Senate denies “Brown Bailout”; UPS, FedEx Express react

The U.S. Senate on Monday voted 93-0 to advance the FAA Reauthorization Act to fund the FAA through 2011. The bill itself is not unlike the transportation bill that we’re all waiting for Congress to act upon. This bill, though, which focuses on the nation’s airline industry, includes a battle that has been waging for some time between UPS and FedEx Express.

The Senate bill, which does not include language reclassifying FedEx Express truck drivers under the jurisdiction of the National Labor Relations Act rather than the Railway Labor Act, must still be reconciled with the House of Representative’s version, which does. The change in classification, which FedEx Express dubbed the "Brown Bailout," would presumably make it easier for FedEx drivers to unionize. UPS, which supports the bill, is heavily unionized already.

“We are encouraged that the United States Senate passed an FAA Reauthorization bill that is focused on modernizing our air travel system and enhancing important safety provisions that we support, including an increase in co-pilot training requirements. To their credit, the Senate has rejected efforts to include an ill-conceived 230-word bailout provision inserted by UPS lobbyists into the House bill that would change how FedEx Express has been regulated since its founding 38 years ago,” Maury Lane, director of media relations for FedEx Corp., said in a statement.

The real battle now begins. Lobbying behind the scenes will continue as House and Senate leaders try to merge the two bills before sending a final version on to President Obama for signing.

“We hope that the House and Senate can quickly move to pass final FAA reauthorization legislation to improve passenger and air safety, implement space-based navigational technology, and increase funding for airport improvement projects across the country,” Lane said. “This is an important bill that should advance without extraneous labor provisions and we continue to believe that UPS should abandon its bailout quest which puts the interests of UPS ahead of the public.”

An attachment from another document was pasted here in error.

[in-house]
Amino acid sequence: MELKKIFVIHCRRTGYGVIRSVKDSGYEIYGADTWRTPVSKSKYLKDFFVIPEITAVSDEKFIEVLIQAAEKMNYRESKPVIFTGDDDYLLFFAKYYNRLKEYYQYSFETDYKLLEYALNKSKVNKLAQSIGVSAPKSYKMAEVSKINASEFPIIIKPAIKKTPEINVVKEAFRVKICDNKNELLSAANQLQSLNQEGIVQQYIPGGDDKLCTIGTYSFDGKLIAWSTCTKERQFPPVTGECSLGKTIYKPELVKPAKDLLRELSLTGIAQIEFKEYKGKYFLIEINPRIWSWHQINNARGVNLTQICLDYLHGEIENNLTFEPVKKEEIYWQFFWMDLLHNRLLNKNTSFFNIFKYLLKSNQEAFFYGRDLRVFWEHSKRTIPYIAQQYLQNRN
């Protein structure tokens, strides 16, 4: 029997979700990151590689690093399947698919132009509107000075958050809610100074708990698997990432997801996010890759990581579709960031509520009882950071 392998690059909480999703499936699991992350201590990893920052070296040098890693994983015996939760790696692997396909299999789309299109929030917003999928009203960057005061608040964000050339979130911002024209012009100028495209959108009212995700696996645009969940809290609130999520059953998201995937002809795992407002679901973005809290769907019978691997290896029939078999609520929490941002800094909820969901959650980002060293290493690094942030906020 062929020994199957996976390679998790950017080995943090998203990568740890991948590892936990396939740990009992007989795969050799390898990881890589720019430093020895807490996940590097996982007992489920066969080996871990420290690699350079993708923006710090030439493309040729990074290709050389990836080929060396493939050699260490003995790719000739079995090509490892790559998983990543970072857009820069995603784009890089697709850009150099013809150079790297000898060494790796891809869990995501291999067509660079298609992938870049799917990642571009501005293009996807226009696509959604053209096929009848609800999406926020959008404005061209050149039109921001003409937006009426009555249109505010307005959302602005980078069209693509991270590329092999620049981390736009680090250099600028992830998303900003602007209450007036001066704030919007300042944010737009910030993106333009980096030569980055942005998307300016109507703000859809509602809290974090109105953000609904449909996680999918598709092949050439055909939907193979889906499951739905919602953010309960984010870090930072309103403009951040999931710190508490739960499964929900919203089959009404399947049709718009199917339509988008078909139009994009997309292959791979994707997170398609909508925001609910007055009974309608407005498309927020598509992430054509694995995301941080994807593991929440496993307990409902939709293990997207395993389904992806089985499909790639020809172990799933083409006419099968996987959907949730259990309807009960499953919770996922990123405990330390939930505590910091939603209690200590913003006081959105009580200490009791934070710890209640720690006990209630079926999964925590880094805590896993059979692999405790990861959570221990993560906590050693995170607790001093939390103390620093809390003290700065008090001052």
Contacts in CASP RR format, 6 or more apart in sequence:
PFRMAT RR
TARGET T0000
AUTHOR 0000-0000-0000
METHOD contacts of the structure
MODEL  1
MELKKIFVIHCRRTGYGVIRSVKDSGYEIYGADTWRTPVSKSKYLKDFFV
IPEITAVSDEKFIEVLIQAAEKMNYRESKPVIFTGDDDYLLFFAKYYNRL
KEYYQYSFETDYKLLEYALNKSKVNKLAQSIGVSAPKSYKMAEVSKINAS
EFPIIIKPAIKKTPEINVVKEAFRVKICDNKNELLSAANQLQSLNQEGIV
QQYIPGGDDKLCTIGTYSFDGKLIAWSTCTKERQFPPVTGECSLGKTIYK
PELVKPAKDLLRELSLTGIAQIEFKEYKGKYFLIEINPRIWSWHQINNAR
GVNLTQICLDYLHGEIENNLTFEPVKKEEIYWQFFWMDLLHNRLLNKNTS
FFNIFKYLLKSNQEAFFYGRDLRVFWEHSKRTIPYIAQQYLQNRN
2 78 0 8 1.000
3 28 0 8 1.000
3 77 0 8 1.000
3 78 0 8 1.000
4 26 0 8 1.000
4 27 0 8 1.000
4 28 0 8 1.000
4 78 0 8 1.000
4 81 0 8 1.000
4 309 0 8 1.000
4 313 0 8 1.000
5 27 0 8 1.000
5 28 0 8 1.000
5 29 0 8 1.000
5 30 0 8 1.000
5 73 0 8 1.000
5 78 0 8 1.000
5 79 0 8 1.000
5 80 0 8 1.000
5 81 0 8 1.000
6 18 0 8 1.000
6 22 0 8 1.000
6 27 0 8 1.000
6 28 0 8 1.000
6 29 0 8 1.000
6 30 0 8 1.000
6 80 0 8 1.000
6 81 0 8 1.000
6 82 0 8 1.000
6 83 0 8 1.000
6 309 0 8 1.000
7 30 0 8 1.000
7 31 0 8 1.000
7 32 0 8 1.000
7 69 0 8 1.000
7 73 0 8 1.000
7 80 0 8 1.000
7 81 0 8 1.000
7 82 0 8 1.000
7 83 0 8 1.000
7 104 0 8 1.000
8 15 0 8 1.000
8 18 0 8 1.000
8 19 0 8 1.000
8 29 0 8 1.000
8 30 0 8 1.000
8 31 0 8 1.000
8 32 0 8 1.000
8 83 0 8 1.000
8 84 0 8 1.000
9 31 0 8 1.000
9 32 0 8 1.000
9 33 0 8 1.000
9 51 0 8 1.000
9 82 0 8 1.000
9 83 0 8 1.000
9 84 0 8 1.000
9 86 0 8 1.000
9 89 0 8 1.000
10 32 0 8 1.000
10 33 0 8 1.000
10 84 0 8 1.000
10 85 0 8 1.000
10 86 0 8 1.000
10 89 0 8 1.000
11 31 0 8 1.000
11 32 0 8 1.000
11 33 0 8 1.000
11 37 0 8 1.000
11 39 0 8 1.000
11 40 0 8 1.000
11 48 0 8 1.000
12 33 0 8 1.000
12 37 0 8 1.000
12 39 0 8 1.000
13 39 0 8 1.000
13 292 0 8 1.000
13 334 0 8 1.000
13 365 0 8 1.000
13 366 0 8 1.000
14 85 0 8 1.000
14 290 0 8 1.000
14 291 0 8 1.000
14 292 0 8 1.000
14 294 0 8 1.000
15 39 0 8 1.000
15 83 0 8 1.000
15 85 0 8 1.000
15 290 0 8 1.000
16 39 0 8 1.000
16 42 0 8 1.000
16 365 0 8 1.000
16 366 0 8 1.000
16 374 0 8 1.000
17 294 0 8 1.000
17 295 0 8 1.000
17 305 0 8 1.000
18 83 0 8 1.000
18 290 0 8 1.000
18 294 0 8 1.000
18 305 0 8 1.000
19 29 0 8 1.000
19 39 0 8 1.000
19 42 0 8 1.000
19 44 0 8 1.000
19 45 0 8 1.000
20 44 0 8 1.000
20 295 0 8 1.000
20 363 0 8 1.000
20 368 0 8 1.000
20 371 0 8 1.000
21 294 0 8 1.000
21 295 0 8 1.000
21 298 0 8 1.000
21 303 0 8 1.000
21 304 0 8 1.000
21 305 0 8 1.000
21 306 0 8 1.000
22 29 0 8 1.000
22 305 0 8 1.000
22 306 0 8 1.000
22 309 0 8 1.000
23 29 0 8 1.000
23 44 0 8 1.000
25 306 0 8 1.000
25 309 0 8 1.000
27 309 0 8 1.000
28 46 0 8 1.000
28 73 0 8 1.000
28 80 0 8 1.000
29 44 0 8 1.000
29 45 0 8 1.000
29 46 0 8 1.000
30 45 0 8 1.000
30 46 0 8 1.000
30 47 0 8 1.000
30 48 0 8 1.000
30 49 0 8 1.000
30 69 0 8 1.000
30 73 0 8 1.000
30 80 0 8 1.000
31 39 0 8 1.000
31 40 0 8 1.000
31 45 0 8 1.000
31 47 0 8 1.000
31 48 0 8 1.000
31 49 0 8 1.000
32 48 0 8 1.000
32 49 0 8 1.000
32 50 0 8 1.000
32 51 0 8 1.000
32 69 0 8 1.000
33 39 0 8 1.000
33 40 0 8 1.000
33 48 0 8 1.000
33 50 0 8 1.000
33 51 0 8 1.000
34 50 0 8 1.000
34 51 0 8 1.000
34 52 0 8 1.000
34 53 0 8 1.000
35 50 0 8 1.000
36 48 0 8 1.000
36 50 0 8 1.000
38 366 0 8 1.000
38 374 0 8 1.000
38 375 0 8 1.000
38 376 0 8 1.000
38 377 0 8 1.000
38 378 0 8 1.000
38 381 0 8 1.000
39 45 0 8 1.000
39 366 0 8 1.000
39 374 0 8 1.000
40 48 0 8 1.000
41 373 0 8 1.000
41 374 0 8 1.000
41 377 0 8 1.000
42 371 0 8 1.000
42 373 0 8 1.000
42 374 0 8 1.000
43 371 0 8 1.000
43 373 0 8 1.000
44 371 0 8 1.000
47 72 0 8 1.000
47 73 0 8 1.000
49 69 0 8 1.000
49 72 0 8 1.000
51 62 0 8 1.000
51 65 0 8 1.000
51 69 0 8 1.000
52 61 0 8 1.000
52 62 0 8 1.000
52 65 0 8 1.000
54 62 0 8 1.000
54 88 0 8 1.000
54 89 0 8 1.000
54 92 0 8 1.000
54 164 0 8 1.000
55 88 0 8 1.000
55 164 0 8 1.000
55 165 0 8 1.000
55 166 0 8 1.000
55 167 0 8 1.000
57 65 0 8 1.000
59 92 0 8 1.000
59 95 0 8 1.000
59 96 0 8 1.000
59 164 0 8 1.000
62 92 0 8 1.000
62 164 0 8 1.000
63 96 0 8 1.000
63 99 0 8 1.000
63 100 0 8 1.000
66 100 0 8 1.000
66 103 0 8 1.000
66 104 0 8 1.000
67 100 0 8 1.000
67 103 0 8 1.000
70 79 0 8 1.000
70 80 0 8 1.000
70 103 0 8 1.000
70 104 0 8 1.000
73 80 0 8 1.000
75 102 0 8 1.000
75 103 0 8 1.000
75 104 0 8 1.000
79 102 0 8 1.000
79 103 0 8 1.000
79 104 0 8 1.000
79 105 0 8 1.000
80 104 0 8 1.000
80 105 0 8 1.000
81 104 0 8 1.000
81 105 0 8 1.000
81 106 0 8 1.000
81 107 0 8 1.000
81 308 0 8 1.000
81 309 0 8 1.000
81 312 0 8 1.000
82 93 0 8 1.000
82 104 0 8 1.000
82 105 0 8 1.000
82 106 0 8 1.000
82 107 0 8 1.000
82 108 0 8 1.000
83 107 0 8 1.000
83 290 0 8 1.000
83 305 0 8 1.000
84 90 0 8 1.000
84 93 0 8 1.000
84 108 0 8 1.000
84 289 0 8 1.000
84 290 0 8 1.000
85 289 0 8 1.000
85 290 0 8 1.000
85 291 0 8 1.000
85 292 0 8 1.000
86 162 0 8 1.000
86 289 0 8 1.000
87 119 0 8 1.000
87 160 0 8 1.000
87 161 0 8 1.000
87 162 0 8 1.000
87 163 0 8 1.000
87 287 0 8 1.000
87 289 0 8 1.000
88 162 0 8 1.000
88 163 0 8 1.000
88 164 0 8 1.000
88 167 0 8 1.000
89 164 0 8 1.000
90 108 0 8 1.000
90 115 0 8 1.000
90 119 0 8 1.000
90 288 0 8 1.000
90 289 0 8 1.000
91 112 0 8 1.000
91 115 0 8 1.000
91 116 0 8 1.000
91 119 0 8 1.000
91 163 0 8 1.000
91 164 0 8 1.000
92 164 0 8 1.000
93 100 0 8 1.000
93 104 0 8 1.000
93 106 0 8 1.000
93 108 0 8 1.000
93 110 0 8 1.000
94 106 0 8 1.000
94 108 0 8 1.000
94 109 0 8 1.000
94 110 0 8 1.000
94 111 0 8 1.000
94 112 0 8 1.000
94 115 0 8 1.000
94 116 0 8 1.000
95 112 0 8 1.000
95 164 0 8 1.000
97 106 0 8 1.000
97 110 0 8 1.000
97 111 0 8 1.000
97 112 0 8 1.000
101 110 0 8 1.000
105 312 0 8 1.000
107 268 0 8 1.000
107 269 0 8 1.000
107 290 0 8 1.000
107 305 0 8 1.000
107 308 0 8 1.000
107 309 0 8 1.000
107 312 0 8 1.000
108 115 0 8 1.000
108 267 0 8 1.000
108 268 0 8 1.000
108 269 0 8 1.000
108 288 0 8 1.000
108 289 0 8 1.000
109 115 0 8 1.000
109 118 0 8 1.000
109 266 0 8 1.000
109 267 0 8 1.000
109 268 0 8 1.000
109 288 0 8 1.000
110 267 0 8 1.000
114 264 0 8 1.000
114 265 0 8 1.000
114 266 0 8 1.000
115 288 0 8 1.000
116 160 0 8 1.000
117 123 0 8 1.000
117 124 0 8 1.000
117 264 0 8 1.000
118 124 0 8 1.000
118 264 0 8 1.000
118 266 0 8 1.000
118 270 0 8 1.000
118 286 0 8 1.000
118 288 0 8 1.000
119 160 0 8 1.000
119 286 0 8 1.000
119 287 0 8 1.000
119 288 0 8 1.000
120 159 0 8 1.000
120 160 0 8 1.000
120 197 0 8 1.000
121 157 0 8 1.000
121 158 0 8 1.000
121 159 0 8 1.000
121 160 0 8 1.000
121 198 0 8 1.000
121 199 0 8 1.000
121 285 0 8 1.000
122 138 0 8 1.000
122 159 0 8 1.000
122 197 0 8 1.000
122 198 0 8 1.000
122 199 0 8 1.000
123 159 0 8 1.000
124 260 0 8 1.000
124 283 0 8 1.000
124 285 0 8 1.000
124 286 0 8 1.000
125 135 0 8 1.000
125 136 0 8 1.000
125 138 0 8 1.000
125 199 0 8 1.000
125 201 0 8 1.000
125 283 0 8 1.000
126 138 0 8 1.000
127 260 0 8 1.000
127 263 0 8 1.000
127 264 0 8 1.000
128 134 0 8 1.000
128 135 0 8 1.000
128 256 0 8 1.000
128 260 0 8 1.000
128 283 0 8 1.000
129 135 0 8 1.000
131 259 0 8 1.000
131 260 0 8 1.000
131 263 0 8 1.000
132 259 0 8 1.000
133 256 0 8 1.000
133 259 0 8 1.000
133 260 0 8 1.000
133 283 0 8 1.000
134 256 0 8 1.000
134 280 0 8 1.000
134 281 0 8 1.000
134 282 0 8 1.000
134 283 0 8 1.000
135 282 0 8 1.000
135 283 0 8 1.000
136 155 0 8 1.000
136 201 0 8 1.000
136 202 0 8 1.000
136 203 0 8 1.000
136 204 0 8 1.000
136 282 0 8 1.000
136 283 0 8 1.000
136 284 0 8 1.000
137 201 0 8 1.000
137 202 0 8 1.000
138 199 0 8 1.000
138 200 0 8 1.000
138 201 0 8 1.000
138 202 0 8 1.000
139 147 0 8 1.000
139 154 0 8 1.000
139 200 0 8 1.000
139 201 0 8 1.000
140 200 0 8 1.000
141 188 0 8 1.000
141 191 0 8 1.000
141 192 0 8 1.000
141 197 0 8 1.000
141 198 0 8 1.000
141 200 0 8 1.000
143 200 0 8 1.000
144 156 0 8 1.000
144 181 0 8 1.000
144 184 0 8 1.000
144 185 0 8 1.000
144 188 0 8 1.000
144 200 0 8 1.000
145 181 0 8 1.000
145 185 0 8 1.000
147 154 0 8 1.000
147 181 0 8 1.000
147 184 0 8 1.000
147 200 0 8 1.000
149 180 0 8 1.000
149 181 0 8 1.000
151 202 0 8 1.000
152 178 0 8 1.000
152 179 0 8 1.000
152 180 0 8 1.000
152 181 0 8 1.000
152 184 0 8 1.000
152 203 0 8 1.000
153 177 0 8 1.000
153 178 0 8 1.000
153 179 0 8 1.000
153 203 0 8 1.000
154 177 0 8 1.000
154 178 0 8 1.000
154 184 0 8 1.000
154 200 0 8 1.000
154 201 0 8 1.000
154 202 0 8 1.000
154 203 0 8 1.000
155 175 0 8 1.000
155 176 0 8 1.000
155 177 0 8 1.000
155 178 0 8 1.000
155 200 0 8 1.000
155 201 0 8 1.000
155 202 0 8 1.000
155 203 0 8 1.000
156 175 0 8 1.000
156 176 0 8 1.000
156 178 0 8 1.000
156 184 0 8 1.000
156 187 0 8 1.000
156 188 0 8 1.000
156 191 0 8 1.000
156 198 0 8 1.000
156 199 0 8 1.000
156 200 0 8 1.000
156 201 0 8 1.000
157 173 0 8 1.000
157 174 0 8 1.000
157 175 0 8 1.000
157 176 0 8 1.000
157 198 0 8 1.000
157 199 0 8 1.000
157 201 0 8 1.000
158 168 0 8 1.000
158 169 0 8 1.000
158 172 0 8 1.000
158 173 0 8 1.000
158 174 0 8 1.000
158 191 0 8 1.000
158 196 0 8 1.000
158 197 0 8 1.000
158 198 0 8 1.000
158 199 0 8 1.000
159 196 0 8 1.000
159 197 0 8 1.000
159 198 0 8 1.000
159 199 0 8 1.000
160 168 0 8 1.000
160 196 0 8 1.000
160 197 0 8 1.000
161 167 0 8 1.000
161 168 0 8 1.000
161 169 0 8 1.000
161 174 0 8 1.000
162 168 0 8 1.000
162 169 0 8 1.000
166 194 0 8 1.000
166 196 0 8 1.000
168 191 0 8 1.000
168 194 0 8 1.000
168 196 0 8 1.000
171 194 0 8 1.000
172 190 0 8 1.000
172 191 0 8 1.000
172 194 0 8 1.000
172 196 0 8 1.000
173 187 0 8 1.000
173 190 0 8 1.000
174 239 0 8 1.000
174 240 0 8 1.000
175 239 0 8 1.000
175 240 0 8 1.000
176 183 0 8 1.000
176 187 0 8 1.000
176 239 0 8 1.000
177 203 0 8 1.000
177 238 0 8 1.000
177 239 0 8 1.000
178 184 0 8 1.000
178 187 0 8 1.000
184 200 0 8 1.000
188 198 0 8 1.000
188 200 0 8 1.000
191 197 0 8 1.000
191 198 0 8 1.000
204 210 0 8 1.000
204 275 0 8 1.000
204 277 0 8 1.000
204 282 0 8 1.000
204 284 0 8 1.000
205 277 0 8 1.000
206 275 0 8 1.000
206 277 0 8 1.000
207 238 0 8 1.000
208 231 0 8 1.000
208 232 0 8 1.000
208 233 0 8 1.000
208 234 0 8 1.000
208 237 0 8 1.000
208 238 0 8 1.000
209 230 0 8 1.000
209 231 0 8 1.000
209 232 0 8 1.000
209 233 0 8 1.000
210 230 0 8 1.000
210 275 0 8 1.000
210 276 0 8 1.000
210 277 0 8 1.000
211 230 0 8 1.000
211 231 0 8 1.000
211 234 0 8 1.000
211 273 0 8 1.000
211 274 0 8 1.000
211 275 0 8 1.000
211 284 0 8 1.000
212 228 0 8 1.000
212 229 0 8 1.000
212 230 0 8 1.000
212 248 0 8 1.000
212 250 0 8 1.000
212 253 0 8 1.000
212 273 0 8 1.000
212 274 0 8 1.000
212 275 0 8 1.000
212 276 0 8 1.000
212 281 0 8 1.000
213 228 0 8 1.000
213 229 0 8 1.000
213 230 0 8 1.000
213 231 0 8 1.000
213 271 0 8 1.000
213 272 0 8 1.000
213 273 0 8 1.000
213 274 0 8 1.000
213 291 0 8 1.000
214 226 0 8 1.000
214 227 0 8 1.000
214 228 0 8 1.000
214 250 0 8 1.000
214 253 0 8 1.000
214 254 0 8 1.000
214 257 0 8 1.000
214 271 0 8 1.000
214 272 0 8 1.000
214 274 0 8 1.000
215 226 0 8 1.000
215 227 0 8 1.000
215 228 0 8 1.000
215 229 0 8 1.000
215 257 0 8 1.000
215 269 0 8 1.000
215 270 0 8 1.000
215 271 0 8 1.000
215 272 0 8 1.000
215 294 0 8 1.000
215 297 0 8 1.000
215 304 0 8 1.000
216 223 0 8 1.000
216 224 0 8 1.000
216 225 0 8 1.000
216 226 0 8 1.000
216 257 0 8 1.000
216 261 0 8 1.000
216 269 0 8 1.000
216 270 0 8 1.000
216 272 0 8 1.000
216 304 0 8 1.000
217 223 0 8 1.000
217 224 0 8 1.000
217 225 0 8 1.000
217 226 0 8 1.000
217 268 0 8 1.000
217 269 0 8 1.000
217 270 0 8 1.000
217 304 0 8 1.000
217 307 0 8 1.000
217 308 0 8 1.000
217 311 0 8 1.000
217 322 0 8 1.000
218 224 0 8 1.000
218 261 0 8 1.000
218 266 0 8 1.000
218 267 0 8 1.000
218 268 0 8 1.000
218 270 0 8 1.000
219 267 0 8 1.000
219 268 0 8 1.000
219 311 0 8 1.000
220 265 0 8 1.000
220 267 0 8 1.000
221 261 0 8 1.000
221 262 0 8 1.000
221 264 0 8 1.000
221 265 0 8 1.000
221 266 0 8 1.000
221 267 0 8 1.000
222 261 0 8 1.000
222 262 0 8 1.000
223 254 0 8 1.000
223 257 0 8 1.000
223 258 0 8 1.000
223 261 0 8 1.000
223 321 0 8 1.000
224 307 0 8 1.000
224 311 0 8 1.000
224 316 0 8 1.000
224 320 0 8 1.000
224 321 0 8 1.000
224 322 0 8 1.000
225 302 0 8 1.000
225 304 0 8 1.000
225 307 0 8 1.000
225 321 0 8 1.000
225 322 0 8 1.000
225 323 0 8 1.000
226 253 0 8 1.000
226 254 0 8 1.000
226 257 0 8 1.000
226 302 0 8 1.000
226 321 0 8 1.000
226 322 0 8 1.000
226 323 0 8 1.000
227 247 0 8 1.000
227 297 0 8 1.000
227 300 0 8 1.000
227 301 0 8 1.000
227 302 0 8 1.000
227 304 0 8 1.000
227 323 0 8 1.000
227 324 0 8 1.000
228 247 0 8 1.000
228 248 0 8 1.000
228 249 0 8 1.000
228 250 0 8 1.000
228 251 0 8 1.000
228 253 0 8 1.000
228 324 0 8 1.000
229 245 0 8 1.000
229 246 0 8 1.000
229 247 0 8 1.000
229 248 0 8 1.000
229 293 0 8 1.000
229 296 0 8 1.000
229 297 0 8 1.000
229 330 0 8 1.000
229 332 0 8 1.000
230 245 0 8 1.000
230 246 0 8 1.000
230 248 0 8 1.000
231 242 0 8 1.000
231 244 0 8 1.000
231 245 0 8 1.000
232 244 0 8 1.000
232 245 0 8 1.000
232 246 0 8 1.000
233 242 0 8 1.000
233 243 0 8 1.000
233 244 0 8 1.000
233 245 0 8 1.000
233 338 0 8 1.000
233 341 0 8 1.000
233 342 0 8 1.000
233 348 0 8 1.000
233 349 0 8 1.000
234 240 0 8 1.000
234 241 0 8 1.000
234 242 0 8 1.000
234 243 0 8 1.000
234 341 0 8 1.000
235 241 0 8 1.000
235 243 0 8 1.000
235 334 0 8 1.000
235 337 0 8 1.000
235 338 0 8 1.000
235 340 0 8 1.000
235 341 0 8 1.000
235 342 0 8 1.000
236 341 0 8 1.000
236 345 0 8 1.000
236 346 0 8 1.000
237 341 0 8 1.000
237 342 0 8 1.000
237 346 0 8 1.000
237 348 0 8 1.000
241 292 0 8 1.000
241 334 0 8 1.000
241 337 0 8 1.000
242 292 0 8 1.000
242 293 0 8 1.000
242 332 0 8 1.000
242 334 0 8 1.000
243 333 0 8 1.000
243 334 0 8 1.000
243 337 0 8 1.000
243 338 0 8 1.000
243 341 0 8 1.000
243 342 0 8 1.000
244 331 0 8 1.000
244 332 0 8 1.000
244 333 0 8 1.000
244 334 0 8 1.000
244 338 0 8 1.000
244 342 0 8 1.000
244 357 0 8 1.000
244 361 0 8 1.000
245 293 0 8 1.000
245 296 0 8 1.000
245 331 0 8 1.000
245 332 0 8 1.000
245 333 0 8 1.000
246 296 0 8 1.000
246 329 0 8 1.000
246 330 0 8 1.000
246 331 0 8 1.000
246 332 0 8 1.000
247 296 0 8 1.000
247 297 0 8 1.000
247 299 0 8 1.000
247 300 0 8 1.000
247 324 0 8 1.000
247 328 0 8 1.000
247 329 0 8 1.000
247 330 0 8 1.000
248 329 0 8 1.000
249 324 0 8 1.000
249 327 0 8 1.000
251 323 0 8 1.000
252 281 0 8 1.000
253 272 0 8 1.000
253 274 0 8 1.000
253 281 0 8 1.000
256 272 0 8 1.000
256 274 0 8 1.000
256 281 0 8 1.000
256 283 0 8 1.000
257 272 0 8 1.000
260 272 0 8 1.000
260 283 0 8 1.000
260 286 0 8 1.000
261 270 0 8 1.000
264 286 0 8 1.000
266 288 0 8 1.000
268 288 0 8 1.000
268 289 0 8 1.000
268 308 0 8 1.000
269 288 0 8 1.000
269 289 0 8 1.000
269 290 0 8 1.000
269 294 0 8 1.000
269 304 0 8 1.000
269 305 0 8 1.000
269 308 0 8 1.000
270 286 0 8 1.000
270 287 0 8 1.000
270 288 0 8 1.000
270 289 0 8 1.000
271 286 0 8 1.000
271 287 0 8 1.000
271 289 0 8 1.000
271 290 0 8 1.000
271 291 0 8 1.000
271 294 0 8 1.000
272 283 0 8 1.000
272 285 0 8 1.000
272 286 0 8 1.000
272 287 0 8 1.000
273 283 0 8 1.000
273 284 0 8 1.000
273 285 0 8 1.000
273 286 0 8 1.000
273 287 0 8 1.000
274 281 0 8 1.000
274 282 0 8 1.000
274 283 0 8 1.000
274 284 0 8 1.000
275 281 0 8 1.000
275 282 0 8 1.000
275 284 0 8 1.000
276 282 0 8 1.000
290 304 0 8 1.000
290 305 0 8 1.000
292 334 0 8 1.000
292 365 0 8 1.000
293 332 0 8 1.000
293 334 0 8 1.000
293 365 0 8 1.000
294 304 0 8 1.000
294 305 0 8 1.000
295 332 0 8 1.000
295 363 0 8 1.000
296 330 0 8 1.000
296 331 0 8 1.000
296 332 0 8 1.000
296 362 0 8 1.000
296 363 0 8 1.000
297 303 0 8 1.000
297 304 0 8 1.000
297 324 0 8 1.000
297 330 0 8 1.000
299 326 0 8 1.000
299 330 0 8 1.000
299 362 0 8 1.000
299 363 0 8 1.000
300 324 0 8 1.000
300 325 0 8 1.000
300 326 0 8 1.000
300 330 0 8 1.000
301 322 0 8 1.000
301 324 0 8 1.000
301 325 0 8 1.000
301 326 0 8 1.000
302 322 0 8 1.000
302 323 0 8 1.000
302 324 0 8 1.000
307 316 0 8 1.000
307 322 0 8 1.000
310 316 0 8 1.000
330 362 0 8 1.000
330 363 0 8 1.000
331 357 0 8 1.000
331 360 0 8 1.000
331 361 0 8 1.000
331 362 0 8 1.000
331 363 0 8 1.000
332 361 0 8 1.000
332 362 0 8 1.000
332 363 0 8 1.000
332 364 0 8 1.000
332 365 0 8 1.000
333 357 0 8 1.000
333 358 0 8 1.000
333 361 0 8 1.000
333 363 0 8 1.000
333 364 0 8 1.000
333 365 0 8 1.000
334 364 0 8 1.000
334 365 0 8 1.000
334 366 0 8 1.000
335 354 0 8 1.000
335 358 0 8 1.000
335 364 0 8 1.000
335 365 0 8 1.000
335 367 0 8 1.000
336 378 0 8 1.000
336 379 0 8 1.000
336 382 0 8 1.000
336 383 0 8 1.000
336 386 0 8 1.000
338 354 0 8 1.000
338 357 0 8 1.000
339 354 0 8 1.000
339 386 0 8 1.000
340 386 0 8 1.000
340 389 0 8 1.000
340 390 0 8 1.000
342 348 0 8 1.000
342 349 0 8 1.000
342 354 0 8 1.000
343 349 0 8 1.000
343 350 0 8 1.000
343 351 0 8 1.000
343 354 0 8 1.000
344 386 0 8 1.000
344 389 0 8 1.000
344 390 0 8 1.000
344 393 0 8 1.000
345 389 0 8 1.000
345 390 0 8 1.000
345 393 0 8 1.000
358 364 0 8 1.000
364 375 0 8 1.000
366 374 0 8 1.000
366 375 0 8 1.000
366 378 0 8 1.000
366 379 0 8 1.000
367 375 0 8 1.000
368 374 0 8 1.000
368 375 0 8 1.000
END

UPS, for its part, made no mention of the House provision when praising the Senate for passing its bill Monday.

“It is rare that one piece of legislation accomplishes as much as this bill does for both our nation’s economy and American shippers and travelers,” said CEO Scott Davis. “Senate Majority Leader Reid and Senators Rockefeller, Hutchison, Dorgan and DeMint are to be congratulated for their efforts to advance this critical legislation.”

“A modern and efficient aviation system is essential for short- and long-term economic progress and ensures that those who use the system can do so with confidence that it is as safe as possible,” Davis added.

The final bill will ultimately pass, likely without the provision, I suspect. In the end, funding to modernize our airport infrastructure and aviation safety is just too important to be delayed over labor classifications for one company, regardless of which company that is.

But in the end, like most things in Washington, it will probably come down to who gets what pork and what other legislation that senator or representative needs support on. That’s how Washington works.

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